At no time since the discovery of gold in 1849, in the state of California, have the eyes of the world been turned upon this garden spot as at present. During a period of over fifty years of prosperity, not unmixed with adversity, the state has steadily forged to the front, and today with its boundless resources and un paralleled advantages, it stands before the world in a new light, with a new ambition, and has taken its proper rank with the other peculiarly favored spots of the United States.
The second largest state in the Union today, it combines more natural advantages, more incentive for location and more inducements for industrial activity than any other of its sister states, and with the dawn of a new era before it, the time has been deemed opportune when a distinctive statement of the growth and development of this unsurpassed region should be spread upon the pages of history and when the factors in this development should be represented for the benefit of both the present and of future generations.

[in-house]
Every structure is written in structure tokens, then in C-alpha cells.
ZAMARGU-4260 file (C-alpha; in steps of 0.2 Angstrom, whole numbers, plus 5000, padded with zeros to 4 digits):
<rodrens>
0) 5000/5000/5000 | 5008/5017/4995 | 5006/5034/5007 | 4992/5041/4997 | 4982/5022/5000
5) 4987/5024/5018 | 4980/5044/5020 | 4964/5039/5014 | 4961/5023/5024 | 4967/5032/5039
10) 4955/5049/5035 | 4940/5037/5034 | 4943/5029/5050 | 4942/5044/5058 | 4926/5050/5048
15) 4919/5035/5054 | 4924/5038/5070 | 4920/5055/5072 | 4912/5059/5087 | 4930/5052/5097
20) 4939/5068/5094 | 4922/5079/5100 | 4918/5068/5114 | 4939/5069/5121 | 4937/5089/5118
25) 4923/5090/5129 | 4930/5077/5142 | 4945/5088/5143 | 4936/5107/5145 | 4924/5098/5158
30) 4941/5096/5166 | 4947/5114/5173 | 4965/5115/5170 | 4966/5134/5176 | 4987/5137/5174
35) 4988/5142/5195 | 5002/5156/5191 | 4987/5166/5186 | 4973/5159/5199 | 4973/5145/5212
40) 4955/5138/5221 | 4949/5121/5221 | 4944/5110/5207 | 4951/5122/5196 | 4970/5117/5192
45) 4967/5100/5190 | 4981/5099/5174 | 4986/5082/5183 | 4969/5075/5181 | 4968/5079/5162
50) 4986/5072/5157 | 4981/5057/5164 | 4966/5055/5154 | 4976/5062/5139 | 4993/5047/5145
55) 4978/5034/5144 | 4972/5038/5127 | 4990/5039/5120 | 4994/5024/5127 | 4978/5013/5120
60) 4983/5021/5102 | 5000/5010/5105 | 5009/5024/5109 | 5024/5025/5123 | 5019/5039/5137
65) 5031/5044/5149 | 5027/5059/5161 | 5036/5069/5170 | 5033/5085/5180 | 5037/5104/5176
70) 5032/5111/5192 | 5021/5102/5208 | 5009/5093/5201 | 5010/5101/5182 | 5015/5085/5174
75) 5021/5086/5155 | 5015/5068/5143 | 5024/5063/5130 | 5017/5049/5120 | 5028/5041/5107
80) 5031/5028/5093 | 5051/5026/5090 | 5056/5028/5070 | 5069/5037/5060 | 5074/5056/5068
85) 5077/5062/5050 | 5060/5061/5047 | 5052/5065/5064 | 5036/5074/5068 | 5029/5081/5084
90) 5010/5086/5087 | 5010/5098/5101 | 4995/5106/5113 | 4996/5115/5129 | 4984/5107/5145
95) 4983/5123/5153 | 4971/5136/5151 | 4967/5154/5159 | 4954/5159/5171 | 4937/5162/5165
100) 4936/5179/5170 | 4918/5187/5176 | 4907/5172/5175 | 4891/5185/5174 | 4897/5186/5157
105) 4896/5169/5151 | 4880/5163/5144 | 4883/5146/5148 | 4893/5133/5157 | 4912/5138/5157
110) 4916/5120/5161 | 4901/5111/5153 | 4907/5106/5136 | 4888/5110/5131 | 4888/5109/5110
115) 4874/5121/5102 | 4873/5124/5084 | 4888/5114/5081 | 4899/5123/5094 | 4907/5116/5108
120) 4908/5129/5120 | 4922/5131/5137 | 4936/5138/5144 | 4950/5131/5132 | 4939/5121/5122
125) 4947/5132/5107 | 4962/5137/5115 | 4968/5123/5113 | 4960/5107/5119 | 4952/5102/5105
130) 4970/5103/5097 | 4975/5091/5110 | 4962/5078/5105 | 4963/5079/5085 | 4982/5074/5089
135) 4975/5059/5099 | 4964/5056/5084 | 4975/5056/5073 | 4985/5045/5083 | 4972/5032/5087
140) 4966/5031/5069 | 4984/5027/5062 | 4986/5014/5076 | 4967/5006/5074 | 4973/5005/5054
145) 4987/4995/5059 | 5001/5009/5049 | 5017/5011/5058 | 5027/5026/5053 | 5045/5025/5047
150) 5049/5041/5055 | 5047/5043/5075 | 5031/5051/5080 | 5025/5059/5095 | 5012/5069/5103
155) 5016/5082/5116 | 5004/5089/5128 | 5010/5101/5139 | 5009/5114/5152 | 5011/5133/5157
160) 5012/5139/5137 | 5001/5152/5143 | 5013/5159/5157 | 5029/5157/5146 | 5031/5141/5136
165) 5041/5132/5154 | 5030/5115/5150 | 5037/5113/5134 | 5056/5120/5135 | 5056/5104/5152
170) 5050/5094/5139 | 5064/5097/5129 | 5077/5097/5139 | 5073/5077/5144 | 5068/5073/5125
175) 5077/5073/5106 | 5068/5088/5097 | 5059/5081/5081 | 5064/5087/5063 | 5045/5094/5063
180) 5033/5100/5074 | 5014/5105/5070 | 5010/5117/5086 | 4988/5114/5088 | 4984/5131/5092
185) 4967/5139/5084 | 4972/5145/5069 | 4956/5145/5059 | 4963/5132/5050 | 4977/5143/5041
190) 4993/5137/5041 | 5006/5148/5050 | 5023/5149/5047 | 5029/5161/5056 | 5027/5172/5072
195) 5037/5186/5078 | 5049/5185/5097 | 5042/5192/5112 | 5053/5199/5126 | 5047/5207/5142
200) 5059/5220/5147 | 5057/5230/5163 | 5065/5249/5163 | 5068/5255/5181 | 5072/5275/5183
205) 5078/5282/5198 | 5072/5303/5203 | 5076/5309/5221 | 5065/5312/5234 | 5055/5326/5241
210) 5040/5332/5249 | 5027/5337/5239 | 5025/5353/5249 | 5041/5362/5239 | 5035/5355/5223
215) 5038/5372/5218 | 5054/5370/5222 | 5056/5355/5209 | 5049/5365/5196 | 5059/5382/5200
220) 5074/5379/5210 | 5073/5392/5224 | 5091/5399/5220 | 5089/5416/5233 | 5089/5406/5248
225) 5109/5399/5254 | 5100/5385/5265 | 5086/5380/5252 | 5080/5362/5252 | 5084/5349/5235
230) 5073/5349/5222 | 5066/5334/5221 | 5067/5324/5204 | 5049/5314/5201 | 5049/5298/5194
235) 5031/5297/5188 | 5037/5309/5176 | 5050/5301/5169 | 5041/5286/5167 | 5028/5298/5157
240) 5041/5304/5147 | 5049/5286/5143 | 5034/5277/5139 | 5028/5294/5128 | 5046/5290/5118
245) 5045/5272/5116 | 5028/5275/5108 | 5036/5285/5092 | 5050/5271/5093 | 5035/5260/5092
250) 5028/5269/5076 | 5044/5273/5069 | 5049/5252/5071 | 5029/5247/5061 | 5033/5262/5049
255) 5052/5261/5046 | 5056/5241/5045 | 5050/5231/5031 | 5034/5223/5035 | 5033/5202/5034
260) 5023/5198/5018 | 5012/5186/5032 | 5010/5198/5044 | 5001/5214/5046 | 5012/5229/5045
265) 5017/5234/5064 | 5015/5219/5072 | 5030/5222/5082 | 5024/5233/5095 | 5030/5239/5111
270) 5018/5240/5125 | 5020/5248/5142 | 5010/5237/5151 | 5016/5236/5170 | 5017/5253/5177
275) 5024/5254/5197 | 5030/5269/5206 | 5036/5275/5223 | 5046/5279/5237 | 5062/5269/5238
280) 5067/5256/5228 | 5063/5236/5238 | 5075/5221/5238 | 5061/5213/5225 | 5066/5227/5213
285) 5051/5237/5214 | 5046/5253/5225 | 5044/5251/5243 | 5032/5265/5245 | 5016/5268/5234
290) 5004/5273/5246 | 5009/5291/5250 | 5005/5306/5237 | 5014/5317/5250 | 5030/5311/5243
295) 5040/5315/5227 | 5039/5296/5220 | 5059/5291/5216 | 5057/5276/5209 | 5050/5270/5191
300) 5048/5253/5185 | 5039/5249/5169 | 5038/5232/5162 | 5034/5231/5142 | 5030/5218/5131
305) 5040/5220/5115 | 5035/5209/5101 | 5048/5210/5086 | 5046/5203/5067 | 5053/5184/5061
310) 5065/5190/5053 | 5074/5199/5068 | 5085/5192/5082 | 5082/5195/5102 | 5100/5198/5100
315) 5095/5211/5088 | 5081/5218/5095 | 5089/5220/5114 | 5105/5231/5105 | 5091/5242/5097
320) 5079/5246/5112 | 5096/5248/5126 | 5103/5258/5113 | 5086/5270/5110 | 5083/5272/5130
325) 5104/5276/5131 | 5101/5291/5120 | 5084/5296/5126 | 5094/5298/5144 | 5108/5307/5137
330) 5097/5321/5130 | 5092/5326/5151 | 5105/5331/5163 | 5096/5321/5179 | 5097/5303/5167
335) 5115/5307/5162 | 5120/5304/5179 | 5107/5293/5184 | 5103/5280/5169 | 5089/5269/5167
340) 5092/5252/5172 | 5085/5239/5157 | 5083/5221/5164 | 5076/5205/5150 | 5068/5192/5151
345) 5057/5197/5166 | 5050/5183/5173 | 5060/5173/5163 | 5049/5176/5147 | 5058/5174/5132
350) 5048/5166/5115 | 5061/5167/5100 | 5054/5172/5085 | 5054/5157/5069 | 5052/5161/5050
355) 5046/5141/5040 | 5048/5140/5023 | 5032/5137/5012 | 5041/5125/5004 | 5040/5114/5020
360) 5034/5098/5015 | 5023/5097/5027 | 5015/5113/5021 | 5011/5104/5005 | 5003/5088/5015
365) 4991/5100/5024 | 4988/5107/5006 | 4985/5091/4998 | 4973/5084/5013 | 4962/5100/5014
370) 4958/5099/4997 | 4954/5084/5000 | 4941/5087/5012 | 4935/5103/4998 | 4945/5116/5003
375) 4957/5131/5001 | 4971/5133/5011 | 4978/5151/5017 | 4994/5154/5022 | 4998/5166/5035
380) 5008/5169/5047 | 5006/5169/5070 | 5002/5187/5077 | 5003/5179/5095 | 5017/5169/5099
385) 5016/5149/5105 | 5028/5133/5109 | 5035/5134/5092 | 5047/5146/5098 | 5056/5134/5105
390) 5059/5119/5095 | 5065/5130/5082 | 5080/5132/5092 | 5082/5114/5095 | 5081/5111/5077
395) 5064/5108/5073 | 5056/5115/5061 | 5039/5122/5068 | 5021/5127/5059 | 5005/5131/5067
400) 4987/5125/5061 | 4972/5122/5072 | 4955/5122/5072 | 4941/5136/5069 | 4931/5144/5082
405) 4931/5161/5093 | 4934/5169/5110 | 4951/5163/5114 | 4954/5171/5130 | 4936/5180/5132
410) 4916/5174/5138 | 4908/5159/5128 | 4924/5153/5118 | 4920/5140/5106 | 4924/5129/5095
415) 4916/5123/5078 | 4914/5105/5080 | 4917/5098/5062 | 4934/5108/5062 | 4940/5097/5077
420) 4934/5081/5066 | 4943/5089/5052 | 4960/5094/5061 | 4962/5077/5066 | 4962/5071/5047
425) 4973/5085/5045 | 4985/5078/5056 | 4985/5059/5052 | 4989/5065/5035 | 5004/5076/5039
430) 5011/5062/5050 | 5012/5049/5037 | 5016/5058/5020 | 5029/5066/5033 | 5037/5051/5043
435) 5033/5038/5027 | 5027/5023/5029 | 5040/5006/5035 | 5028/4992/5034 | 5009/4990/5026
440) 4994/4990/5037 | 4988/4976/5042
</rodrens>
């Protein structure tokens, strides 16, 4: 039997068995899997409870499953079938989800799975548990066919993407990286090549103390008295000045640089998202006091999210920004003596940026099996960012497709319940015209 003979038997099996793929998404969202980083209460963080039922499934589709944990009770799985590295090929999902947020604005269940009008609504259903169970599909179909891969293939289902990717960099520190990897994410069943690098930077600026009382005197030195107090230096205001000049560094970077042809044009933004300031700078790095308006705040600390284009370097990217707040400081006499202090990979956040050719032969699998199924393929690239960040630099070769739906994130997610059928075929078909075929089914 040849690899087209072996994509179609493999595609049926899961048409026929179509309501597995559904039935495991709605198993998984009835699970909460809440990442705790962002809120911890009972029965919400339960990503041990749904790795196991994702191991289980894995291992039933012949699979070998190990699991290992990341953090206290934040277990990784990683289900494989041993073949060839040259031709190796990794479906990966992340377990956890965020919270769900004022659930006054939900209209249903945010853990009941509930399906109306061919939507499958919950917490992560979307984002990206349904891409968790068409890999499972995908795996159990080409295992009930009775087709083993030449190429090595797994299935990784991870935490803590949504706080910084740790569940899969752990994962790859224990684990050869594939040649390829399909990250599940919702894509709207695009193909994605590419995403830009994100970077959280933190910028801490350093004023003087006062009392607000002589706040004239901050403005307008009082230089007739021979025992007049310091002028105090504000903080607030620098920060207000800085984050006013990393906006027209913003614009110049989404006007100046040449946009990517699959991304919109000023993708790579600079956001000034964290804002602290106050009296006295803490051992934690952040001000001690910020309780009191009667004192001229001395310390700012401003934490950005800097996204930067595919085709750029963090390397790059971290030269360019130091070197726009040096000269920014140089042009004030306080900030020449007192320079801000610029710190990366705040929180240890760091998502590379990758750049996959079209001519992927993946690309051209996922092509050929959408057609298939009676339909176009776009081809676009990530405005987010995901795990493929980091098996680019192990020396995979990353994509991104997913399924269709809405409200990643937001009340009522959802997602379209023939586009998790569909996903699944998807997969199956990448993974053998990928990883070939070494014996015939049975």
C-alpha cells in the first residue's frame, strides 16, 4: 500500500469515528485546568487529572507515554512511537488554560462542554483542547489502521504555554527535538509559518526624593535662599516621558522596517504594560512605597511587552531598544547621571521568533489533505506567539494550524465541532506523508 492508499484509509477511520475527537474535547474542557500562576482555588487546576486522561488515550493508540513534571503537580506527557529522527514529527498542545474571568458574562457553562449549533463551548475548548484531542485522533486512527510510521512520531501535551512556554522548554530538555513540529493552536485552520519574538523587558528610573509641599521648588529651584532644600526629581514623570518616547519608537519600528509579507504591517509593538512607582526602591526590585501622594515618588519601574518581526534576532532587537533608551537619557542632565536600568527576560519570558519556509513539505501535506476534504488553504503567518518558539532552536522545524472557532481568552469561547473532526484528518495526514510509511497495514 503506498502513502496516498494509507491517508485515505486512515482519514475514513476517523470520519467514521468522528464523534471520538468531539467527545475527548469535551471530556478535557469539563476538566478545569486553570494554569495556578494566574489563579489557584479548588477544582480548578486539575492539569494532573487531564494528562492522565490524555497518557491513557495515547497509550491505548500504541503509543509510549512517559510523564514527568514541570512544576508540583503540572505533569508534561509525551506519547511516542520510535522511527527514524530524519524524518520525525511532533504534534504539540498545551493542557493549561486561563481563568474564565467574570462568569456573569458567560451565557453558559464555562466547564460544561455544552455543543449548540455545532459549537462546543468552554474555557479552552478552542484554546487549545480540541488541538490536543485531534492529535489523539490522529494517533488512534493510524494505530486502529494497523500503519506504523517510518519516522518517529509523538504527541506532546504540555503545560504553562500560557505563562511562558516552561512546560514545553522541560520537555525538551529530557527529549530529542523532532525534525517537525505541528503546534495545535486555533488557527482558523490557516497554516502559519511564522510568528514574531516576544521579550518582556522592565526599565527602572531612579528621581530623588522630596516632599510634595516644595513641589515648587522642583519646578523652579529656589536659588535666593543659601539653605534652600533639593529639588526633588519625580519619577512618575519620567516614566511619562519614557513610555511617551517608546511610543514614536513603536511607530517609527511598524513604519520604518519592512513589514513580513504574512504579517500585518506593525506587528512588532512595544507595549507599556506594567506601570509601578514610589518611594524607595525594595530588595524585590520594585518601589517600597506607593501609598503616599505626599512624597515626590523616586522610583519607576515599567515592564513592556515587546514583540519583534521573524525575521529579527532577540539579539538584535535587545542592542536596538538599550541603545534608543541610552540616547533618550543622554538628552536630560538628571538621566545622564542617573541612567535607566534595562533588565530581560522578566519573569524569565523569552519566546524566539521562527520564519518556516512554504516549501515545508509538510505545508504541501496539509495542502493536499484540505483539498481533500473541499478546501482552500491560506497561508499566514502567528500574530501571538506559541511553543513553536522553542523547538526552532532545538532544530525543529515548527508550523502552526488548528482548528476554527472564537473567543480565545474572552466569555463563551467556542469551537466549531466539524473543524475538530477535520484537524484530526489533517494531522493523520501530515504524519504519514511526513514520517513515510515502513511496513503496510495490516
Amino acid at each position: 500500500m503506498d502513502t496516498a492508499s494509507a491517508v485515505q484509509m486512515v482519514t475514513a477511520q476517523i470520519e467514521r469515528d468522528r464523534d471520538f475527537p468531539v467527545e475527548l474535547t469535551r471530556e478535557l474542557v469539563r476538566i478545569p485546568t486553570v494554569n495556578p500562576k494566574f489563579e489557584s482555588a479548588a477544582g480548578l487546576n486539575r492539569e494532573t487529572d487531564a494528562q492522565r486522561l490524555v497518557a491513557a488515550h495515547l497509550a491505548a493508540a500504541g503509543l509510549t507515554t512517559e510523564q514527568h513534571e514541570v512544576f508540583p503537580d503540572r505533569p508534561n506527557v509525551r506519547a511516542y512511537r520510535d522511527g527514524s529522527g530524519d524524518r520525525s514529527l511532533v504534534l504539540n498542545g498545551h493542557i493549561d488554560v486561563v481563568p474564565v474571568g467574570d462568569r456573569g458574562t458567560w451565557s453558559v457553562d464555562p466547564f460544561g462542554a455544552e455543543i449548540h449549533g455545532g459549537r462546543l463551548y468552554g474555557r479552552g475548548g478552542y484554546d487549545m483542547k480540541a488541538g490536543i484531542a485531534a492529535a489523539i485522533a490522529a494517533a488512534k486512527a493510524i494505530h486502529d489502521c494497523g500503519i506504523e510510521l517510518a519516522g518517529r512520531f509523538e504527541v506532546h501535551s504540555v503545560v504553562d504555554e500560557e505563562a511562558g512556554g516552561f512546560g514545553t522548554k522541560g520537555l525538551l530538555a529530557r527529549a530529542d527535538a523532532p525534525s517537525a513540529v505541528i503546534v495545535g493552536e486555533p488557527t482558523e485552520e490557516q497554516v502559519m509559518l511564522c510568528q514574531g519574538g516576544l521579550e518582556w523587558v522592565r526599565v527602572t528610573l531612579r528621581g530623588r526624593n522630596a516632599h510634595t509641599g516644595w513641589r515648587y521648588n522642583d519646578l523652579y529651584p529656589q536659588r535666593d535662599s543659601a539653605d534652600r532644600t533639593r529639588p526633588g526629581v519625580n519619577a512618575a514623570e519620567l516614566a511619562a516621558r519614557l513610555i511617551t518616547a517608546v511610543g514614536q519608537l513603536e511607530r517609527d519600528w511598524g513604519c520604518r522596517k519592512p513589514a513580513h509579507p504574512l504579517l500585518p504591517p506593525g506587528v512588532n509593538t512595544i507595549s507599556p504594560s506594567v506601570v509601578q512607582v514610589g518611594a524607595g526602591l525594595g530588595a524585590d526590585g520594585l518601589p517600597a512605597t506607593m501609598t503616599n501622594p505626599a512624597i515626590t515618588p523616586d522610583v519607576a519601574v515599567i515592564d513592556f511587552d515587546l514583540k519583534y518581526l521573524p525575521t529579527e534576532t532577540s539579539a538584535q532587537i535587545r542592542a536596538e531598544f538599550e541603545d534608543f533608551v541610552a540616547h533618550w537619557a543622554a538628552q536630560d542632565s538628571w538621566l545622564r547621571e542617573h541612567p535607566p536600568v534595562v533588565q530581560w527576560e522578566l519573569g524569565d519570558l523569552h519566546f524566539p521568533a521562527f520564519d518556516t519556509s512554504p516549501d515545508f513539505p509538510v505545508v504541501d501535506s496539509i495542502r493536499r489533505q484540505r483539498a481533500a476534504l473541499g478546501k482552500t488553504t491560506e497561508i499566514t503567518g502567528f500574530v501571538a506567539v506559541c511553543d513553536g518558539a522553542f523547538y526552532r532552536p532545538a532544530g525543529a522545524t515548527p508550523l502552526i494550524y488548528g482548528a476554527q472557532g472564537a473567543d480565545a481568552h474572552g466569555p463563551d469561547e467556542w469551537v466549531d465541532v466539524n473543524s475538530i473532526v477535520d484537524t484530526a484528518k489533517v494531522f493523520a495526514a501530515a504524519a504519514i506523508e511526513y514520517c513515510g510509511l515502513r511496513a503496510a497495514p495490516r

The new California is a different institution from the old. While the change may have been so gradual that it has been practically unnoticed by the permanent residents, the people of the world recognize that the new condition of affairs exists. This is mainly due to the men at the helm and one of the purposes of this history has been to give credit where credit is due.
The conderful fertility of the soil, the great advantages of climate, the immense superiority of geographical location have at times been presented in a brief way, but a comprehensive history of the same has never been published and such is the object at present. In dealing with this subject the purpose has been to represent only those certain localities that have practically made the history of the state and this with the especial reference to Central California, including the great Sacramento, San Joaquin and Santa Clara valleys and the magnificent district bordering on the bay of San Francisco.
Central California affords also a peculiarly interesting field for genealogical and family history. Her soil has been the scene of events of the utmost importance; her sons, at home and abroad, have shed lustre upon her name by deeds of gallantry on land and sea, by achievements in the arts and sciences, in the professions, in statesmanship and in commercial affairs, and have been a power for ideal citizenship and good government. To afford to the present and future generations a much deeper source of reliable information concerning this historic section of our country, this work has been made a veritable history of the people in their various localities, portraying their home life, their customs, their institutions, their past, their present, and their hope in the way of future development.